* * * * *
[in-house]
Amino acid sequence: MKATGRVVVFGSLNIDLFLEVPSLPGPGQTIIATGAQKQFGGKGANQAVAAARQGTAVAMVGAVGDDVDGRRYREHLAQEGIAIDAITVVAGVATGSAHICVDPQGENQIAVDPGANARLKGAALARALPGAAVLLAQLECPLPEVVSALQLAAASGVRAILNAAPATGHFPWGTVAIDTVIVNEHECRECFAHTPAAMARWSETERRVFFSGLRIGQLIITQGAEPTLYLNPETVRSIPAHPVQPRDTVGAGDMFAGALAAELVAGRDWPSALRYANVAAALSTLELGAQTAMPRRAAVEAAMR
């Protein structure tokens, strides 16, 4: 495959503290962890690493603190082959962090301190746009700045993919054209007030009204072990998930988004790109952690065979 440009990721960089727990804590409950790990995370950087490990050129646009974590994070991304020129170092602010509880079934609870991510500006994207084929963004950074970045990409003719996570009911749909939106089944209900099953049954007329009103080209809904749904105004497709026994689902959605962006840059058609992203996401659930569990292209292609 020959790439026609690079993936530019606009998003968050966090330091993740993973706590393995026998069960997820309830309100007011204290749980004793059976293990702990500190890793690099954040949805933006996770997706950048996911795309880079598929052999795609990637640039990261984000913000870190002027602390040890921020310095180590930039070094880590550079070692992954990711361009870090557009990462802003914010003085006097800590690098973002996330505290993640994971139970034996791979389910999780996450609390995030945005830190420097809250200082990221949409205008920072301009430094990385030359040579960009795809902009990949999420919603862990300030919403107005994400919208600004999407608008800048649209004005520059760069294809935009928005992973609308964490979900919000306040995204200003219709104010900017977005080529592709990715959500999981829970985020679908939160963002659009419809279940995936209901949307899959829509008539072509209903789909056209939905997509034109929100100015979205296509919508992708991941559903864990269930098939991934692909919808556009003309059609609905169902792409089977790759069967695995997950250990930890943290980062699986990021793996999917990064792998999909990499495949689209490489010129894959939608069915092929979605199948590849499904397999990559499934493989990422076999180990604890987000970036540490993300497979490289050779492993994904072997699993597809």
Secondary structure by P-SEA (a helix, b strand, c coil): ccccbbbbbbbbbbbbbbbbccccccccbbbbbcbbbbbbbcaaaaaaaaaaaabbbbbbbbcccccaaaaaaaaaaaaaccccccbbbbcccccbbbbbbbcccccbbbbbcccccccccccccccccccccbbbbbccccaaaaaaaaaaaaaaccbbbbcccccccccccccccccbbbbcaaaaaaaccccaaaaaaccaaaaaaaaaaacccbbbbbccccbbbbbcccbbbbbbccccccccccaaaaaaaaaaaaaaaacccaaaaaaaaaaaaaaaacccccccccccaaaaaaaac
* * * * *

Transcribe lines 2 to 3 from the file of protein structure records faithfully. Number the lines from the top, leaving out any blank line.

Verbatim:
Amino acid sequence: MKATGRVVVFGSLNIDLFLEVPSLPGPGQTIIATGAQKQFGGKGANQAVAAARQGTAVAMVGAVGDDVDGRRYREHLAQEGIAIDAITVVAGVATGSAHICVDPQGENQIAVDPGANARLKGAALARALPGAAVLLAQLECPLPEVVSALQLAAASGVRAILNAAPATGHFPWGTVAIDTVIVNEHECRECFAHTPAAMARWSETERRVFFSGLRIGQLIITQGAEPTLYLNPETVRSIPAHPVQPRDTVGAGDMFAGALAAELVAGRDWPSALRYANVAAALSTLELGAQTAMPRRAAVEAAMR
């Protein structure tokens, strides 16, 4: 495959503290962890690493603190082959962090301190746009700045993919054209007030009204072990998930988004790109952690065979 440009990721960089727990804590409950790990995370950087490990050129646009974590994070991304020129170092602010509880079934609870991510500006994207084929963004950074970045990409003719996570009911749909939106089944209900099953049954007329009103080209809904749904105004497709026994689902959605962006840059058609992203996401659930569990292209292609 020959790439026609690079993936530019606009998003968050966090330091993740993973706590393995026998069960997820309830309100007011204290749980004793059976293990702990500190890793690099954040949805933006996770997706950048996911795309880079598929052999795609990637640039990261984000913000870190002027602390040890921020310095180590930039070094880590550079070692992954990711361009870090557009990462802003914010003085006097800590690098973002996330505290993640994971139970034996791979389910999780996450609390995030945005830190420097809250200082990221949409205008920072301009430094990385030359040579960009795809902009990949999420919603862990300030919403107005994400919208600004999407608008800048649209004005520059760069294809935009928005992973609308964490979900919000306040995204200003219709104010900017977005080529592709990715959500999981829970985020679908939160963002659009419809279940995936209901949307899959829509008539072509209903789909056209939905997509034109929100100015979205296509919508992708991941559903864990269930098939991934692909919808556009003309059609609905169902792409089977790759069967695995997950250990930890943290980062699986990021793996999917990064792998999909990499495949689209490489010129894959939608069915092929979605199948590849499904397999990559499934493989990422076999180990604890987000970036540490993300497979490289050779492993994904072997699993597809």